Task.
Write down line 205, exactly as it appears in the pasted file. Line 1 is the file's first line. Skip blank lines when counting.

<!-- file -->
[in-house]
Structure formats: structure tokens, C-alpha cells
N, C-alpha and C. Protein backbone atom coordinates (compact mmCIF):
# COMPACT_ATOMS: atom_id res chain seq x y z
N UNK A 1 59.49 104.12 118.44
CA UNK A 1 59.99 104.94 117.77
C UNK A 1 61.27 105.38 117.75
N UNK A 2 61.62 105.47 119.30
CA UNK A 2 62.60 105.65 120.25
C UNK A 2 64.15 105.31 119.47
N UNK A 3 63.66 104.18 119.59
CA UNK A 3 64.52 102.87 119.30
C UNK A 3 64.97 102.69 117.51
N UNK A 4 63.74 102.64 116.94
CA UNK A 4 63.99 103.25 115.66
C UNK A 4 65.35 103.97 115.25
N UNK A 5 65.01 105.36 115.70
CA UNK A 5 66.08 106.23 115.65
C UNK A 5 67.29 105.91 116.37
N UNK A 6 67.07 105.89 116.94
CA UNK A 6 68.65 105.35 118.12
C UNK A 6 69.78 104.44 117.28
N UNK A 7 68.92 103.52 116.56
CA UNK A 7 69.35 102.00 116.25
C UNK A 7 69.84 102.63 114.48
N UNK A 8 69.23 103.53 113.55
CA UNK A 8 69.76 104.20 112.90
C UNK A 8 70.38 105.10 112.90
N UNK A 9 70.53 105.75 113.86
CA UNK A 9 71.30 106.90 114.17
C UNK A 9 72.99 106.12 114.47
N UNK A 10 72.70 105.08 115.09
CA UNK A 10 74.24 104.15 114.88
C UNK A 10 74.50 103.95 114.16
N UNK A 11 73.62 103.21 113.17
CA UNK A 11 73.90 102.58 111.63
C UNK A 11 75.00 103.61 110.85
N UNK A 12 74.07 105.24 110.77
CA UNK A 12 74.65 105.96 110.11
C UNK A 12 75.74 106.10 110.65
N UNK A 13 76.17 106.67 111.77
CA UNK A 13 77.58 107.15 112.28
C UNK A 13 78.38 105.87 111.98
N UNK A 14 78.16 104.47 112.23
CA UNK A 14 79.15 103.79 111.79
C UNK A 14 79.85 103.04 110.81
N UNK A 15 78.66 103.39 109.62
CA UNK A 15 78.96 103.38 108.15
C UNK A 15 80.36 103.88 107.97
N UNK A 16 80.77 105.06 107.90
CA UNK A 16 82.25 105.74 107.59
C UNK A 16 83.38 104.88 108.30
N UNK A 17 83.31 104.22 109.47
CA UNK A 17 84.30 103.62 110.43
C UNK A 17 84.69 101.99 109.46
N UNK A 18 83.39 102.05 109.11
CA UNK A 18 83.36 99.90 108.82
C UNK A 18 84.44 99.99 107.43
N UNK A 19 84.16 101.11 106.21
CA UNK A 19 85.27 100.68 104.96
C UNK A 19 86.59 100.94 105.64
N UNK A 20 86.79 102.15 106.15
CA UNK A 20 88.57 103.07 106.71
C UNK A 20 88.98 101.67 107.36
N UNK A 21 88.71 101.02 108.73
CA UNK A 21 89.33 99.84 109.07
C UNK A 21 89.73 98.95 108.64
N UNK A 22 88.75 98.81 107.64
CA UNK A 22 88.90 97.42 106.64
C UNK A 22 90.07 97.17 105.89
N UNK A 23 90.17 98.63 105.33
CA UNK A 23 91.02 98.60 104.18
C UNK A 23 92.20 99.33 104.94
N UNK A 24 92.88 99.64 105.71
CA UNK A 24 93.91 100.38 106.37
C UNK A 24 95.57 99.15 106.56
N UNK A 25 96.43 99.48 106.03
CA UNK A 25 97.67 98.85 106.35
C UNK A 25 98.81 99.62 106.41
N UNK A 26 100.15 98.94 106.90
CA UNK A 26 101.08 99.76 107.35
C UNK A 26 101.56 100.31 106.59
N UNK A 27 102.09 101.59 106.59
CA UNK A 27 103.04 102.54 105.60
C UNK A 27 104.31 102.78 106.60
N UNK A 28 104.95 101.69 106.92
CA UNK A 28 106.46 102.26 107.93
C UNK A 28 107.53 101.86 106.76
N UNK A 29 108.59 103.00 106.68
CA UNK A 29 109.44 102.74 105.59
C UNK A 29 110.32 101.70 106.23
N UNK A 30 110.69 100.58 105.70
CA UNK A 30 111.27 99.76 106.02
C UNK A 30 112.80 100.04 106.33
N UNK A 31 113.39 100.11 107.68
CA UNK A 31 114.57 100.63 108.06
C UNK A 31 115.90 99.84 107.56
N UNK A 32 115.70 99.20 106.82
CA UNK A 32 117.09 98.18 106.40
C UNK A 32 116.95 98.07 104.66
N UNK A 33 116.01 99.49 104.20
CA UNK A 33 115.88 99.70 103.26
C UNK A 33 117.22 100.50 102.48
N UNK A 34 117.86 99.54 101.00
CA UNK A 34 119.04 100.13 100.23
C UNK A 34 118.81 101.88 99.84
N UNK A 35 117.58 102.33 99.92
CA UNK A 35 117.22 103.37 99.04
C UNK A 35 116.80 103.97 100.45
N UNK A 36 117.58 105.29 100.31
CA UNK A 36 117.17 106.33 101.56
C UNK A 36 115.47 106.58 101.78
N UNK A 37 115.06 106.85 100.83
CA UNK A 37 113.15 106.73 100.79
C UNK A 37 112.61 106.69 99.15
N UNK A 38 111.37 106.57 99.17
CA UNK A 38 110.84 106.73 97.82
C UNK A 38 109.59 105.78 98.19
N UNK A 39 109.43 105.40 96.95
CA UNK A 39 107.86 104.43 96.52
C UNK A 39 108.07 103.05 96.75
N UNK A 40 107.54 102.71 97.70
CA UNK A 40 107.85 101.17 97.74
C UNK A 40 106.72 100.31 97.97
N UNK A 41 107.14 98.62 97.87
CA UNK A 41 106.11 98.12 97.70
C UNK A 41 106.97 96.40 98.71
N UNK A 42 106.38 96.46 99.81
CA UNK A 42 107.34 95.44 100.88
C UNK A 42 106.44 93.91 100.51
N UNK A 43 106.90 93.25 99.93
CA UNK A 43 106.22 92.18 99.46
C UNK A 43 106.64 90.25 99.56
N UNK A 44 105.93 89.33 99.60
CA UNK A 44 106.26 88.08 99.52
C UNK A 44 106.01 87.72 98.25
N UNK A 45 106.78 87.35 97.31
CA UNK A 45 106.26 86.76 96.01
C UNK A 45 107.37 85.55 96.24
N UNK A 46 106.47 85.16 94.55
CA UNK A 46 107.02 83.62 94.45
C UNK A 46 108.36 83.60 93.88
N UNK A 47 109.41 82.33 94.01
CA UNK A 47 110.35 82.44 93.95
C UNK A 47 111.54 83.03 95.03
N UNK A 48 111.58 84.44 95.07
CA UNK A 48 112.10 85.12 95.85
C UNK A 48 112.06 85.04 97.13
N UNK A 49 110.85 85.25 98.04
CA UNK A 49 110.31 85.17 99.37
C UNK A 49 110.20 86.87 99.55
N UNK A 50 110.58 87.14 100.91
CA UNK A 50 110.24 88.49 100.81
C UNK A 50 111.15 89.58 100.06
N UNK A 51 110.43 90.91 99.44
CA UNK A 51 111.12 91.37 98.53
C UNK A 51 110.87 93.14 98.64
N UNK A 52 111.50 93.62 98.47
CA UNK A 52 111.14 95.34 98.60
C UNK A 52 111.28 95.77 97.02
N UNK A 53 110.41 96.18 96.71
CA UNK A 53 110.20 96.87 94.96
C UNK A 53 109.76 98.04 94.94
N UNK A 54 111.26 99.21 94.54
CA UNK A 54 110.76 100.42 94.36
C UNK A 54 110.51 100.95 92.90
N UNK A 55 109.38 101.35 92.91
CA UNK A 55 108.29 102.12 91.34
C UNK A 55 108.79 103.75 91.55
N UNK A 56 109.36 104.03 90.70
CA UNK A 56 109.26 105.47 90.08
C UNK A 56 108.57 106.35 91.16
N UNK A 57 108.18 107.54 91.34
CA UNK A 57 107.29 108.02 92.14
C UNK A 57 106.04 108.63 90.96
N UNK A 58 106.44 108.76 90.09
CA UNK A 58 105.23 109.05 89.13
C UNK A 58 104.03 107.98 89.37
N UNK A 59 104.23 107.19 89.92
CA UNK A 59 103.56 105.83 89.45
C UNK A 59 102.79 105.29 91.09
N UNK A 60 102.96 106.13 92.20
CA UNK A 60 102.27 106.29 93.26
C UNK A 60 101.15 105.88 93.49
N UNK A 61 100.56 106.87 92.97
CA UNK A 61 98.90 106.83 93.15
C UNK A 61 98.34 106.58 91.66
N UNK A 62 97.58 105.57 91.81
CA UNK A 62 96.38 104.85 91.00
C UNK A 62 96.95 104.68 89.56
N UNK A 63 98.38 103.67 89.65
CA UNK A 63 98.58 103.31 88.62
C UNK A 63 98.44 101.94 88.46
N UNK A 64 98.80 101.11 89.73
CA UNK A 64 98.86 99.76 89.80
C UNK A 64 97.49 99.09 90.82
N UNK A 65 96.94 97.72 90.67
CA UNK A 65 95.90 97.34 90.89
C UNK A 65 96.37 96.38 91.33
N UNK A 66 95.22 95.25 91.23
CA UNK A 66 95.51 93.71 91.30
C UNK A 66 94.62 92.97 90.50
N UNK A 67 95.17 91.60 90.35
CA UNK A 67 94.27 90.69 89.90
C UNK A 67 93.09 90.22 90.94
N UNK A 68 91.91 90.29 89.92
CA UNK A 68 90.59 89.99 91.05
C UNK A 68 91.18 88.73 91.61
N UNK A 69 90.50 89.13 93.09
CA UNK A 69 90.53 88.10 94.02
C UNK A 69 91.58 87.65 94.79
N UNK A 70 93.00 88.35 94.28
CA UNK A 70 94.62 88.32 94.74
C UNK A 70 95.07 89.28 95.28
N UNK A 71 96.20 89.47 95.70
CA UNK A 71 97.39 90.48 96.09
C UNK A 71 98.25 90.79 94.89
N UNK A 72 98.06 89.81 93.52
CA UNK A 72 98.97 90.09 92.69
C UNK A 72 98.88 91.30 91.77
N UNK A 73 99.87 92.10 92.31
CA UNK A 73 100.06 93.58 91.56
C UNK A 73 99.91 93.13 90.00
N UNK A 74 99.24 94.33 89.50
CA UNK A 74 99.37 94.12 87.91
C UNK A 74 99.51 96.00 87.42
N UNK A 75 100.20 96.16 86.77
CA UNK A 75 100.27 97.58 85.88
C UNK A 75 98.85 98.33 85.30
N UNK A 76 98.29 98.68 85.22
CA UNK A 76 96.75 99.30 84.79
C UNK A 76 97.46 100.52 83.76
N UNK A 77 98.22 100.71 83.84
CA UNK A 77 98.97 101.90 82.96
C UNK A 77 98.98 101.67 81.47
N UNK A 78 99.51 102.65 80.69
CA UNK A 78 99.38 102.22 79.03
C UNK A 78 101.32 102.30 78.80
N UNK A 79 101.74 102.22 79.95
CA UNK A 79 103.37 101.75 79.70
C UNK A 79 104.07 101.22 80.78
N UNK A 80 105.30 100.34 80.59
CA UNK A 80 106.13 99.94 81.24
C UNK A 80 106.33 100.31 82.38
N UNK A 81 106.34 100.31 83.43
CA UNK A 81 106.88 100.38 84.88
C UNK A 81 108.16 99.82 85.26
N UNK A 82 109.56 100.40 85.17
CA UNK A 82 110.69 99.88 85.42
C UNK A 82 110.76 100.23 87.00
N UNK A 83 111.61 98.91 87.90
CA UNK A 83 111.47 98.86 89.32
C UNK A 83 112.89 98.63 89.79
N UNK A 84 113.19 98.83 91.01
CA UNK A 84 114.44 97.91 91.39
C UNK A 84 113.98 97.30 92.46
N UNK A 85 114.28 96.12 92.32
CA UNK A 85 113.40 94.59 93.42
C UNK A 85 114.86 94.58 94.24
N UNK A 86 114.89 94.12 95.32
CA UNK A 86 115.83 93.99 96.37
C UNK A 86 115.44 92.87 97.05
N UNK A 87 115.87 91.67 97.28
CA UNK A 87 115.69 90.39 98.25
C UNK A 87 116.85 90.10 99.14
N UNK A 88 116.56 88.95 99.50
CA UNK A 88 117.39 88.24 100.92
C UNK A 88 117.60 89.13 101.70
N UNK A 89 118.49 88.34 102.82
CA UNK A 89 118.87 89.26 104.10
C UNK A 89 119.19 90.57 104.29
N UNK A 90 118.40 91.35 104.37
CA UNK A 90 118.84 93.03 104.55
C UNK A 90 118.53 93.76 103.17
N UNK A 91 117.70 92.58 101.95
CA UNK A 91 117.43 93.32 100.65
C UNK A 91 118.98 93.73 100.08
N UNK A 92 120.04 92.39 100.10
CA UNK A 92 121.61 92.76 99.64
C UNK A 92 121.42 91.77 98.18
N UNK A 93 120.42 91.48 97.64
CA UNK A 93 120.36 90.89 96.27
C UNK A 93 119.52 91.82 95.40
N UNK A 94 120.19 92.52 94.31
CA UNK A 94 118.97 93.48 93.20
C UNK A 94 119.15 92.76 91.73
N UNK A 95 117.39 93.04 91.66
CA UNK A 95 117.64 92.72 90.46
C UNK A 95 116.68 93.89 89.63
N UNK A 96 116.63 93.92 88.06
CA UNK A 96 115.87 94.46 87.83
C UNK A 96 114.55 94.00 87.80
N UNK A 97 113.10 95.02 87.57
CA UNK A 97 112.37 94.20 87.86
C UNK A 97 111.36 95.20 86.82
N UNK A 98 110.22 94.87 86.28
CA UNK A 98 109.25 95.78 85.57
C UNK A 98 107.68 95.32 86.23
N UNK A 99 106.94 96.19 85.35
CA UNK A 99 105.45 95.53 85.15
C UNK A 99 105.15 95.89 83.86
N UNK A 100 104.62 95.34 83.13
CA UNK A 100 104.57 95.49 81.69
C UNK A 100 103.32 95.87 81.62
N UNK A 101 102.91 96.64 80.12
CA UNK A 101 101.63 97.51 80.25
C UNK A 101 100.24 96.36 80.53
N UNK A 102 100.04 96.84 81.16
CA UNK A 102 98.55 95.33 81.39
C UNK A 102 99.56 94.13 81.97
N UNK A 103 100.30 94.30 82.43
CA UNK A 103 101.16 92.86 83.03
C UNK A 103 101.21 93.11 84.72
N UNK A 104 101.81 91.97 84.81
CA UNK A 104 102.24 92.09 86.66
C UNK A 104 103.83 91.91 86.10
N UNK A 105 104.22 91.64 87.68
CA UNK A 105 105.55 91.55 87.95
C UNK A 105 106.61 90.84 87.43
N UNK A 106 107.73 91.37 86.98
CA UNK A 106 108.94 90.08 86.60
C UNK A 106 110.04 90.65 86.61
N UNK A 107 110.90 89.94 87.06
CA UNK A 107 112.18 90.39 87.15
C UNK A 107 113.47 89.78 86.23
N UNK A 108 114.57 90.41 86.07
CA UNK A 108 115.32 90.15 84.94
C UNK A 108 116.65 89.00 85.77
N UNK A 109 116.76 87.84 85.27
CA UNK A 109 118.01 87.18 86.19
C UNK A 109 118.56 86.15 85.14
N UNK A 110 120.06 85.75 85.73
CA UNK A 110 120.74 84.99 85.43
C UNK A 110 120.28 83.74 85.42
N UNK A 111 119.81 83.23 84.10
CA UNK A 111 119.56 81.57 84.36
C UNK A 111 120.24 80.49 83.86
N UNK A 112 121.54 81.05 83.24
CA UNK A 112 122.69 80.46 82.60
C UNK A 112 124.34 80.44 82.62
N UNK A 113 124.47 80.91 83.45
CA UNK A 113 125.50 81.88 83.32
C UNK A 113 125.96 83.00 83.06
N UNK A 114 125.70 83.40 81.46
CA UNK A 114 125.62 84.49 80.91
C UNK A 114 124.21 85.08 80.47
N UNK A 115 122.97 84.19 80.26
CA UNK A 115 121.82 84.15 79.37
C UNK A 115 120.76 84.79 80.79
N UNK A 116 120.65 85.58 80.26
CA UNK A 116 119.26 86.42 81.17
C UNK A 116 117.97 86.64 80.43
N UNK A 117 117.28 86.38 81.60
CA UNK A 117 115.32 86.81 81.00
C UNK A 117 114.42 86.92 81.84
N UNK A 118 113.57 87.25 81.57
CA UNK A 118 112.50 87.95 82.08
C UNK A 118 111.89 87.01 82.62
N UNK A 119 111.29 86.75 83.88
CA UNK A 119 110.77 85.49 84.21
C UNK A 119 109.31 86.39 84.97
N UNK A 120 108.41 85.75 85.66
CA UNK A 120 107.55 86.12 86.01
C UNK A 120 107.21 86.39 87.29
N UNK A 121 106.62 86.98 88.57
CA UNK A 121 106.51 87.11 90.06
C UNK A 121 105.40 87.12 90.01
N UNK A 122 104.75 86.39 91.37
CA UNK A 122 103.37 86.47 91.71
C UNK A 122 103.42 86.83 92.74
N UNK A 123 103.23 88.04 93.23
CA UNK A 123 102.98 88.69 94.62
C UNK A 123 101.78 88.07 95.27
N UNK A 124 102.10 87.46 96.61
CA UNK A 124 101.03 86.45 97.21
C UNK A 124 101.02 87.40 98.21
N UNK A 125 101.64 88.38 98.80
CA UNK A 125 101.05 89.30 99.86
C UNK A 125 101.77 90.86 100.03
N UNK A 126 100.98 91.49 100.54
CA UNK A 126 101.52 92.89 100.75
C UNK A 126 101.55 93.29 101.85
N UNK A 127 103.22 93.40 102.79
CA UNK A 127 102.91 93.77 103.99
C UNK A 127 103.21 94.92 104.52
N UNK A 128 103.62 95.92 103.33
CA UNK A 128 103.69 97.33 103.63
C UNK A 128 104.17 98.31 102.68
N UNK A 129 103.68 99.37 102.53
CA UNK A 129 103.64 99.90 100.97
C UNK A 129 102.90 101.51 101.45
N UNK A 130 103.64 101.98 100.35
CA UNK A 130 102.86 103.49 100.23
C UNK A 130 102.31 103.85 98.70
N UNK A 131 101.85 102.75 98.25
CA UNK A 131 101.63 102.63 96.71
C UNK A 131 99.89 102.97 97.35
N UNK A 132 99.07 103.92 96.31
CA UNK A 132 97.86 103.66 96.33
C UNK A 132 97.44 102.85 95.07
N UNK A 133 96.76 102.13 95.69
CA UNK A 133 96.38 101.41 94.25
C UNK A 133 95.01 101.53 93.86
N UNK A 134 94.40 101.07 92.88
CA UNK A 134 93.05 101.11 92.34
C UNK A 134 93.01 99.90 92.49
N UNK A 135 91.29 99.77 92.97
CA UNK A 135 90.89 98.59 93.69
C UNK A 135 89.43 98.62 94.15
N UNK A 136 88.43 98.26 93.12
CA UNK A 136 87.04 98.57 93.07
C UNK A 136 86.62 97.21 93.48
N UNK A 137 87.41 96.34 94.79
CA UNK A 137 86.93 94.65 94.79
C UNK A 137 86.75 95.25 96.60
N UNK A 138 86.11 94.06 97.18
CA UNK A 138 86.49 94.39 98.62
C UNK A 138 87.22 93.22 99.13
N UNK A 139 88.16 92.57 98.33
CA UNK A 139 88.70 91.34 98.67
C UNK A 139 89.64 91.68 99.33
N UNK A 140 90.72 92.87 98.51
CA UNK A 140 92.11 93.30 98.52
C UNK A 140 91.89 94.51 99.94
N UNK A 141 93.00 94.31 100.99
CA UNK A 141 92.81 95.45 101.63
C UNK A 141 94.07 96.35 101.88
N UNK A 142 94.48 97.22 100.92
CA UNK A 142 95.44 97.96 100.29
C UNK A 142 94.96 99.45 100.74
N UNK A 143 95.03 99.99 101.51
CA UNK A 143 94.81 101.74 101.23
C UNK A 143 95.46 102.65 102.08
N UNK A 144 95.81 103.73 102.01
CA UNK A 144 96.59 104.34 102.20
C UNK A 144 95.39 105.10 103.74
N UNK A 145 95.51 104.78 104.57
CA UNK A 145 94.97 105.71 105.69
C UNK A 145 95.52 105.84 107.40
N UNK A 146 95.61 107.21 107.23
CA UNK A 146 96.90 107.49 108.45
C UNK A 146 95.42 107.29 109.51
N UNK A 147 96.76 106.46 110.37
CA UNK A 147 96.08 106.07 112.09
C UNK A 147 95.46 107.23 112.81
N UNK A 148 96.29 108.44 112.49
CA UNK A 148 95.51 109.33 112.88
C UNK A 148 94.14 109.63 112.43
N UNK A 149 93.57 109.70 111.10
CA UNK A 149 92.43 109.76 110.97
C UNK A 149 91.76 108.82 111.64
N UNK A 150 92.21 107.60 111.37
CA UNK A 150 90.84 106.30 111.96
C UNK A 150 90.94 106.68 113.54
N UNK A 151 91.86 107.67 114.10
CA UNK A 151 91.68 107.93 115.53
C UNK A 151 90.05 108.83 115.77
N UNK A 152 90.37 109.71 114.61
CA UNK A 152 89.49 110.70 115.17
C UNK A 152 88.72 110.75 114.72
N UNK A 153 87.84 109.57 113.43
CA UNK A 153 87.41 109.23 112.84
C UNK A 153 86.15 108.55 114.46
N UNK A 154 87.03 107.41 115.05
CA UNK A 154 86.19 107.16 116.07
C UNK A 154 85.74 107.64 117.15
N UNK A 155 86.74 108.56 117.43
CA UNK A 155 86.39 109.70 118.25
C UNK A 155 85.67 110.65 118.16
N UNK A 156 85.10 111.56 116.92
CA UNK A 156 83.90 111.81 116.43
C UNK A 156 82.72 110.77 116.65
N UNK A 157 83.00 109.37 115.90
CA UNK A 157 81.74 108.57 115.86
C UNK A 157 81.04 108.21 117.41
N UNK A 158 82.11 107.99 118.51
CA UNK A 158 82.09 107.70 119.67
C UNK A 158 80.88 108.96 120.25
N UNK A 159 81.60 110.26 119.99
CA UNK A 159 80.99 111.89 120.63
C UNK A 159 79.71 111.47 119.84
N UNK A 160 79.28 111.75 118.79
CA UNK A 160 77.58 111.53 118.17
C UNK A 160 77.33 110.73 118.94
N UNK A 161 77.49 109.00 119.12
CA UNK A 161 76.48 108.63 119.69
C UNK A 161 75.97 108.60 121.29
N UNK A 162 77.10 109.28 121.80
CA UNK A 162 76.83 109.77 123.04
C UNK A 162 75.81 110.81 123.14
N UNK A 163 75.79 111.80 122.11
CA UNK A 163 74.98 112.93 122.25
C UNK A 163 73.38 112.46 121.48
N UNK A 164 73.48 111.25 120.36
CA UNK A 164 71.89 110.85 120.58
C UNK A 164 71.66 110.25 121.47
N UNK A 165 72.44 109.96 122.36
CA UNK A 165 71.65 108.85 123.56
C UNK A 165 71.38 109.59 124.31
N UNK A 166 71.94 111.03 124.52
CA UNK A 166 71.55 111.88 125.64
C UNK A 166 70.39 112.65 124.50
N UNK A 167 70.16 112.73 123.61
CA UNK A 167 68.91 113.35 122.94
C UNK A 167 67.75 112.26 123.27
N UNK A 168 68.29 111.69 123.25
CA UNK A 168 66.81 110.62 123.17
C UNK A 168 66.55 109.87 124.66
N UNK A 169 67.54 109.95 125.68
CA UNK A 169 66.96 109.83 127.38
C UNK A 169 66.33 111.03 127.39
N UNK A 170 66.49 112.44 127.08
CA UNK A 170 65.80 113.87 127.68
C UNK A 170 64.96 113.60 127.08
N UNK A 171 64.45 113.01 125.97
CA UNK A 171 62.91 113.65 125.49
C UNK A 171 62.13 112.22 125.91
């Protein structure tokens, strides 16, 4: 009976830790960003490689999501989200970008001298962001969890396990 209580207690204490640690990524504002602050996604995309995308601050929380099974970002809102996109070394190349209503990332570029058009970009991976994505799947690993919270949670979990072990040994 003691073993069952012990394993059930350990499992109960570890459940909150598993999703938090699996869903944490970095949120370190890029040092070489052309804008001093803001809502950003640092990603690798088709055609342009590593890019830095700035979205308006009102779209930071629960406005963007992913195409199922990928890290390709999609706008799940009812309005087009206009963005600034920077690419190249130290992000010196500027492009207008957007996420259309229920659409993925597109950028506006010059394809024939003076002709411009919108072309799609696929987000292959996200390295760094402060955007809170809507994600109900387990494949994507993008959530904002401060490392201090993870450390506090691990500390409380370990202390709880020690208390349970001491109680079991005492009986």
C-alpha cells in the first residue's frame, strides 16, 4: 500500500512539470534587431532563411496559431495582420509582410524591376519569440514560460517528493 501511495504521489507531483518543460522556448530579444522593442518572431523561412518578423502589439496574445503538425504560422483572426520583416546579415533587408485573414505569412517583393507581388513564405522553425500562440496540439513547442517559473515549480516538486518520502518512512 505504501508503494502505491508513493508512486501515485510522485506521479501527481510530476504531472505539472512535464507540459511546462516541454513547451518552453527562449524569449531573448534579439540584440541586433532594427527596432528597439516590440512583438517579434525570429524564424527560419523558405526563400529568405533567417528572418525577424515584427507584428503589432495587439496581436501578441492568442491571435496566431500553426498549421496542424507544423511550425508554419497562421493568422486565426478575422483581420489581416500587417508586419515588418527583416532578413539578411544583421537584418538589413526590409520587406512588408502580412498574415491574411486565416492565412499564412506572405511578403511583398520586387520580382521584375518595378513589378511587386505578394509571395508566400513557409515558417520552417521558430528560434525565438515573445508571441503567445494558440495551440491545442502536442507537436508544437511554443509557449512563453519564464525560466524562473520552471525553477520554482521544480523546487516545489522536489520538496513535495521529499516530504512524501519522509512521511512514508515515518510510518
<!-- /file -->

C UNK A 67 93.09 90.22 90.94